CJ: I definitely relate to this. On the Long River Review, we’ve had to adjust how we edit things, how that process is, and right now we’re trying to plan a virtual release party that’s engaging and that people will want to show up for. So it’s been an adjustment, really, that takes a lot of thought, like you said.
EL: Yeah, definitely.
CJ: So moving on from that. I’d like to know what has been the most fulfilling course for you to have taught during this time: a class or an event or something that you hosted that has been the most self-fulfilling or impactful?
EL: I’m trying to think…I think the newsletter has been really fulfilling, just because it put me in touch with current students and students from before and it makes me feel like I’m doing something useful. Hopefully. In terms of classes, I always love doing the workshops and I love the fact that it’s something the students can look forward to. That when they gather together, it doesn’t feel like any other class and they can get excited about one another’s work. I think anything that just allows for a bit of an outlet, for personal moments, laughter, anything, has been rewarding. I’m also teaching the Graphic Novel class for the first time this semester. I’ve always loved graphic novels, but I’m not in any way proficient in them or have any artistic talents myself, so that’s been a lot of fun because it’s just such an amazing medium and the titles we look at are exciting and different and sometimes match, weirdly, what’s happening in the world.
It’s still a class, but to me, at least, there’s a little element of play, especially once we start looking at what [an] artist’s process is like. I give my students creative exercises to do, and seeing the talent among them is really cool because I think there are some really great budding artists within the class, so that’s always exciting.
CJ: Yeah, I noticed that class when I was planning my major, and I was like, “wow, that sounds really interesting. I hope I have time to take it!” That class seems like it’d be really fulfilling and exciting to even just learn about as a teacher yourself.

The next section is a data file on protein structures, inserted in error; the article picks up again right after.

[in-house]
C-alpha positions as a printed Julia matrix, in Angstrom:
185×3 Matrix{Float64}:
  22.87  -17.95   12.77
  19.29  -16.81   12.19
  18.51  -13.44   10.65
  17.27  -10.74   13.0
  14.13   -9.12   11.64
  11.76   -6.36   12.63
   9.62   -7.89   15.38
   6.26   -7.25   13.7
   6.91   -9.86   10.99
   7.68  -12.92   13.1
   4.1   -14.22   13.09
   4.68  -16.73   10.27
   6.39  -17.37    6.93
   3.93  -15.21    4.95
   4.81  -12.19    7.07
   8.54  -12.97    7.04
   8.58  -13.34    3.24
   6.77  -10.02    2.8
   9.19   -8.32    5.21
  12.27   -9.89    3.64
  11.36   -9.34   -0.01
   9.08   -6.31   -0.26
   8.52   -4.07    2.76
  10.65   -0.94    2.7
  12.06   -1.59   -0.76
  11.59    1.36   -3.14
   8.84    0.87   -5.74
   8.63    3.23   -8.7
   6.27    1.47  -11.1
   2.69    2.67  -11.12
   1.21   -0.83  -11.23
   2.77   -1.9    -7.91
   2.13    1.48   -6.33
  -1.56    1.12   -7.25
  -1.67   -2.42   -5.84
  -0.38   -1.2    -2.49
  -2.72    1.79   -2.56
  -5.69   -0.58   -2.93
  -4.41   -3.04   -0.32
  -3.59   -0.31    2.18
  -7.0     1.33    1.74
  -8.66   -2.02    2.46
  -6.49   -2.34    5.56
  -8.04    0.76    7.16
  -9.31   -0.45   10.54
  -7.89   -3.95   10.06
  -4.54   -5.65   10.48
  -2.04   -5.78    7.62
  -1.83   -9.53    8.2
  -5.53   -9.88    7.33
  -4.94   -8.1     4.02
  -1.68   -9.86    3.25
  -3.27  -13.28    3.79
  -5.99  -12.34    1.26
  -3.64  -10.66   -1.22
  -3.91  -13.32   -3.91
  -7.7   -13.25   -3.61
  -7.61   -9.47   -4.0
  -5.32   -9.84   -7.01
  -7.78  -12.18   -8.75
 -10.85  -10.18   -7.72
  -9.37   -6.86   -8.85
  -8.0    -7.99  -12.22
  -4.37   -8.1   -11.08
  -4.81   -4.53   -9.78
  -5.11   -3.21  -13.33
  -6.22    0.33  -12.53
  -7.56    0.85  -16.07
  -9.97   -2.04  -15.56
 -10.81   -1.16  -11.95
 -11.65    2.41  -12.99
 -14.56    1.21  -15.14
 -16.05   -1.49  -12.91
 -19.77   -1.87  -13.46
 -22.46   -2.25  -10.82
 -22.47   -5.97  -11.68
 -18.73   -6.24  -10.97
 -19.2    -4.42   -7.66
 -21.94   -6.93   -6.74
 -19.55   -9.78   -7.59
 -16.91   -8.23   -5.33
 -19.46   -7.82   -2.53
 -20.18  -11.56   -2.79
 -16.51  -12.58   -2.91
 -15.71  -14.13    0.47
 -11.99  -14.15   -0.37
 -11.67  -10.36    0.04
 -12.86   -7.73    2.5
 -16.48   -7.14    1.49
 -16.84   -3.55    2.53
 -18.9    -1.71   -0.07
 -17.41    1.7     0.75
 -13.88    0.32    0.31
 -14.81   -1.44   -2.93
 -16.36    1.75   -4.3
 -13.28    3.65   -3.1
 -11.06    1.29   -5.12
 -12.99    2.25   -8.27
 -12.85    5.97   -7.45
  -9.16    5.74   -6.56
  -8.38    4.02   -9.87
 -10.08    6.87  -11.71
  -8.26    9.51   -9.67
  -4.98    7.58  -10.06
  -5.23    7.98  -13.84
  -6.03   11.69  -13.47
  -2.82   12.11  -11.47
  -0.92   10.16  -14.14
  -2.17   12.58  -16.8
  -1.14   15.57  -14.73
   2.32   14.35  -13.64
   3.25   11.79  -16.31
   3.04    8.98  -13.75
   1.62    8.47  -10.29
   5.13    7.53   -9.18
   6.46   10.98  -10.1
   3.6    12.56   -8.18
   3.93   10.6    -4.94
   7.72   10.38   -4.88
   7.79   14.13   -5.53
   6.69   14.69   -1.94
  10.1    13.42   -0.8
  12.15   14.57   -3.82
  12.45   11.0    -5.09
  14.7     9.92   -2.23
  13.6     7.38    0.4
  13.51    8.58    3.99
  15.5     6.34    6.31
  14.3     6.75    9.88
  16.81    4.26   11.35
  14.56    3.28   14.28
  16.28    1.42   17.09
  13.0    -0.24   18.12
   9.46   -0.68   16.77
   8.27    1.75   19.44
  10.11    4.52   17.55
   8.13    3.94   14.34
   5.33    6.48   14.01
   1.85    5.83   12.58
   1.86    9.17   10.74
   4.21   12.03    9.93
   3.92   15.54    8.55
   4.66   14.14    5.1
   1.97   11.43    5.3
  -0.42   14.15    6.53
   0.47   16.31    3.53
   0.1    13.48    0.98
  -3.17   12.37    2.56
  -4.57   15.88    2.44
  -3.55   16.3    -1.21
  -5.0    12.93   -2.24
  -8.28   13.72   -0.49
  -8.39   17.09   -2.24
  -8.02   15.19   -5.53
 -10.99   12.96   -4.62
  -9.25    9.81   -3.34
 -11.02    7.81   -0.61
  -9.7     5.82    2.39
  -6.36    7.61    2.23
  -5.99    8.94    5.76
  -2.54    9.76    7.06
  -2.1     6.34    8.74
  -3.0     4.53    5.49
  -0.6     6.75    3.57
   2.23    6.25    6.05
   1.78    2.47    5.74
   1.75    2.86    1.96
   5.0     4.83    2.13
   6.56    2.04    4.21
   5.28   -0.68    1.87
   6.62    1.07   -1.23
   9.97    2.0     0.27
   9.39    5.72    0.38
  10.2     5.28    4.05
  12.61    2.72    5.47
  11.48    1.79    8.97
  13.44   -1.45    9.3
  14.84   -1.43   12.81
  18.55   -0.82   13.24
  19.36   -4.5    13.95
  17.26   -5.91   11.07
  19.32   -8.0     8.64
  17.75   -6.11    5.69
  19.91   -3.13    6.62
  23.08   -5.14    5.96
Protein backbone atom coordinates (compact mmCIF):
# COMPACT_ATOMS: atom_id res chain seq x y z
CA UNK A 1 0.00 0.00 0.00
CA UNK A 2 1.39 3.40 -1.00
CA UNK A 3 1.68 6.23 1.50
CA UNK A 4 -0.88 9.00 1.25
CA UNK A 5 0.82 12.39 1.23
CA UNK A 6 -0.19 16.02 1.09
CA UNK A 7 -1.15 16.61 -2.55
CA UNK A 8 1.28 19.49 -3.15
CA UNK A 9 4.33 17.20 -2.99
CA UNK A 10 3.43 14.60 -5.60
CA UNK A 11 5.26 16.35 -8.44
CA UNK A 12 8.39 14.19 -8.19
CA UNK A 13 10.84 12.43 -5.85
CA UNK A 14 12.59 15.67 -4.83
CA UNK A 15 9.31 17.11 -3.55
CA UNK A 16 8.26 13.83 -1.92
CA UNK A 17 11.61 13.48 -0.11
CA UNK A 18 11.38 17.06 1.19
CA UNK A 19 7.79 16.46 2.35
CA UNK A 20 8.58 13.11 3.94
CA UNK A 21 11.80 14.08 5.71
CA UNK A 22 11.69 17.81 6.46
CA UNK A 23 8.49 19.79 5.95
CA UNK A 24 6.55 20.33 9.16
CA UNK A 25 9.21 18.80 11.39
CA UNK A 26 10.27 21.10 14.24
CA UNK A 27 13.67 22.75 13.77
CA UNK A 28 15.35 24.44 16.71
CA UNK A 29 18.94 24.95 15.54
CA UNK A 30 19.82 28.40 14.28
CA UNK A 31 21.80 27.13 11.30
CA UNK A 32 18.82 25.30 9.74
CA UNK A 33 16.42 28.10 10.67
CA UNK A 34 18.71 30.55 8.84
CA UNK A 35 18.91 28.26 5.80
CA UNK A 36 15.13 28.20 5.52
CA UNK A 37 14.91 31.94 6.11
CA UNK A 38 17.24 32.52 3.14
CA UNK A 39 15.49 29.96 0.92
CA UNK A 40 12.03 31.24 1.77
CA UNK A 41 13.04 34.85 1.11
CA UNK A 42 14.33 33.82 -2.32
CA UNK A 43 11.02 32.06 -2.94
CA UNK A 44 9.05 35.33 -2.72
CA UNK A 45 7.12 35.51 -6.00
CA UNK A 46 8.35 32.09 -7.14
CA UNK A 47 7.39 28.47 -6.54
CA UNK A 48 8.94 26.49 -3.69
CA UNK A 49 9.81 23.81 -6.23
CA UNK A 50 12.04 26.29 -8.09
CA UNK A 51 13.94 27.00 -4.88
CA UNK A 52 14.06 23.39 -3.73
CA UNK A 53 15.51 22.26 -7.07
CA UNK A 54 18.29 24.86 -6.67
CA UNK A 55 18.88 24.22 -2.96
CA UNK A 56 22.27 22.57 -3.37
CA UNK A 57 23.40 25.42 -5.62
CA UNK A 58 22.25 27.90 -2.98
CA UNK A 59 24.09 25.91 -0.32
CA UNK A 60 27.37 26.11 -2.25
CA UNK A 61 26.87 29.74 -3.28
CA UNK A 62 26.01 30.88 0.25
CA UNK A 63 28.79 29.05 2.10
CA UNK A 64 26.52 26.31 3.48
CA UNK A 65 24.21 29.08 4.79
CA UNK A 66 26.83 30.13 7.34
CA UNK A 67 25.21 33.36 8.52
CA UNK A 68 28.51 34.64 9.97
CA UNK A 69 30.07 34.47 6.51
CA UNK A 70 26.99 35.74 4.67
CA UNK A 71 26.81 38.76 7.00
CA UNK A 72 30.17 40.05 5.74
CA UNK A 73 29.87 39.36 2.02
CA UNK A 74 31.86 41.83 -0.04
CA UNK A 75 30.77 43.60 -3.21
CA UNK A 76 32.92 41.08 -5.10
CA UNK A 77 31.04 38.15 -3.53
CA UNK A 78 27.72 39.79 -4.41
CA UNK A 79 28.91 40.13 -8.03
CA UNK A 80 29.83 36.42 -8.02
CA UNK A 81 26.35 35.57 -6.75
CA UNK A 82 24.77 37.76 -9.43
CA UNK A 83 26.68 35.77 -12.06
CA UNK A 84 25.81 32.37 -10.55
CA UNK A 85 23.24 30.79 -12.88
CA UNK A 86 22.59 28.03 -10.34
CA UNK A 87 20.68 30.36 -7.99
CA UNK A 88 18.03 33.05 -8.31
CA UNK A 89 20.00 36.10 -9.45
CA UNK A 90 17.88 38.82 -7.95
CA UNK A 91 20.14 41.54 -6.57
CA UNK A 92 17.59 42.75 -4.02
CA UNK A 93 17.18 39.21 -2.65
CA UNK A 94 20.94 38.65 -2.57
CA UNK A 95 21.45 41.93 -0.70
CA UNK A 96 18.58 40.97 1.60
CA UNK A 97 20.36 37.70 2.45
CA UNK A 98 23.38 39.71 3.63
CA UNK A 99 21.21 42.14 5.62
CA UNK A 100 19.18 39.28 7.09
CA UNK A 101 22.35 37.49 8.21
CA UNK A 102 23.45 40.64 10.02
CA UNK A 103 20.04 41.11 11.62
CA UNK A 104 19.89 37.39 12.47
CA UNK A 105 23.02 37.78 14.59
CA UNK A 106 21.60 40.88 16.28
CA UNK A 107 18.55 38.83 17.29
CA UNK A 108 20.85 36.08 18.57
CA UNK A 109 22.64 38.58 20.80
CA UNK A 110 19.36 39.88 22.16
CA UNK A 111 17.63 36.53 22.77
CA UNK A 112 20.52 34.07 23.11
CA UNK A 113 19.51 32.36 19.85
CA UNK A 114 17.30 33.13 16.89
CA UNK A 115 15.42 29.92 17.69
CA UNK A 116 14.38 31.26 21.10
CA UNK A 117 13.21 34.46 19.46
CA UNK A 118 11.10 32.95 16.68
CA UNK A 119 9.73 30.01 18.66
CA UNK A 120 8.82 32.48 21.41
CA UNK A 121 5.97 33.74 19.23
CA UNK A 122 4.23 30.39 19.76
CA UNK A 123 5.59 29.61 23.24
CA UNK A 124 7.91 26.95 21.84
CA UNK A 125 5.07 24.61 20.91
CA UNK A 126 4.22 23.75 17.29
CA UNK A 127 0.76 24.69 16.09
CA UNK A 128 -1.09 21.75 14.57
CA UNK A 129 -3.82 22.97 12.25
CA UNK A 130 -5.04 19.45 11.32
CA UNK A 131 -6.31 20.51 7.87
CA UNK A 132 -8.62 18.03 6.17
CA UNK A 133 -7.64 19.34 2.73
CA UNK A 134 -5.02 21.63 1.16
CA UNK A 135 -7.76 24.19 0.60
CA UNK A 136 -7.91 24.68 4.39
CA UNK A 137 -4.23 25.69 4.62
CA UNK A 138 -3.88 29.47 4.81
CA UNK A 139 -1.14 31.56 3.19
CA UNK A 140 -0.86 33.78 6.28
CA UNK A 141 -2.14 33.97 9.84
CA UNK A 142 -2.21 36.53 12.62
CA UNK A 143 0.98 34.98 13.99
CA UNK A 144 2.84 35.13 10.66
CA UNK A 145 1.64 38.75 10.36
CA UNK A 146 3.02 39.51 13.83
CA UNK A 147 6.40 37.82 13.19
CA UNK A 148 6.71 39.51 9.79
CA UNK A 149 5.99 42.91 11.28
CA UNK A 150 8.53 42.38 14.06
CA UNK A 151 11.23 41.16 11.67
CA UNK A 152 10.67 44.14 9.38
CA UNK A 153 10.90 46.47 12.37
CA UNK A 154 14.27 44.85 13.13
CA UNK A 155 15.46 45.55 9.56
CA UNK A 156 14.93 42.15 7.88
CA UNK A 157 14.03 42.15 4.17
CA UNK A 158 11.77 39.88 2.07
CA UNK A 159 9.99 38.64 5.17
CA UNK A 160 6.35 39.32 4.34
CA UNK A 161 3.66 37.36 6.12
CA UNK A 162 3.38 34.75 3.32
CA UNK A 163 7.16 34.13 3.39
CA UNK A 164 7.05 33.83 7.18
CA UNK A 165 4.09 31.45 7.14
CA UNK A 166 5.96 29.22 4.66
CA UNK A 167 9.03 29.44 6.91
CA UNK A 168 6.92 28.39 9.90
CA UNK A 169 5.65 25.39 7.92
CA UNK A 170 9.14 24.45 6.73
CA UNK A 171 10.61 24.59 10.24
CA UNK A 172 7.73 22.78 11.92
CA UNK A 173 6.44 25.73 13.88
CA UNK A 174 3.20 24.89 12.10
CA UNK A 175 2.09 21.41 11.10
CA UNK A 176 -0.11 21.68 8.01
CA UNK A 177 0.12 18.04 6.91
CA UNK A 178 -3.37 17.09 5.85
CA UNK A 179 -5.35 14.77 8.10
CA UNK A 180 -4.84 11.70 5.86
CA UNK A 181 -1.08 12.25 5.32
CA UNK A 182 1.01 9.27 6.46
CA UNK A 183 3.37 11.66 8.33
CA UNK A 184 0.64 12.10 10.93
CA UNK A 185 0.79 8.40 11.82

EL: Yeah, there are definitely students in that class who know a lot more about comics and manga than I do. And I’m very happy to admit that [even though] I’m teaching it, I’m new to it as well, [so we] kind of figure it out together. They bring some really interesting insights to it.
CJ: So, I have two more questions for you. I know you have pieces in different anthologies and literary journals across the nation and you have your two novels. I was wondering if you could tell me what you feel has been your most widely received piece of work, or what you feel has impacted people the most.
EL: To me, my first book [The Last Chicken in America, 2007 ] is still the closest to my heart because that’s one of my interests, writing about immigration. I think immigration is such a difficult and complex process to me. It’s close to my heart because it’s raw and has more resonance, I think, or continues to have resonance as a subject matter.
It’s been a long time now, since it came out, but I met with a book club in Pittsburgh [with] young adults age eighteen to twenty-five, and they were reading the book and asked me to talk to them [about it]. It was really nice to listen to them and realize that it’s still something that matters, so I’m kind of happy with that book. Then, I wrote a piece for The New Yorker that was online after the synagogue shooting a couple of years ago that happened in the neighborhood where I lived [Squirrel Hill 2018]. They contacted me and asked for [a] reflection, some kind of memorial piece, and I think that reached a lot of people as well when [it] came out. It’s a short piece, [and] it’s unfortunate [that] these things continue in our country as different groups, different ethnicities and different immigrant groups, continue to be targeted. Unfortunately, the problem is not going away.
CJ: Yeah, those are really heavy topics and you’re right, they are very raw and would impact people. They don’t lose their relevance.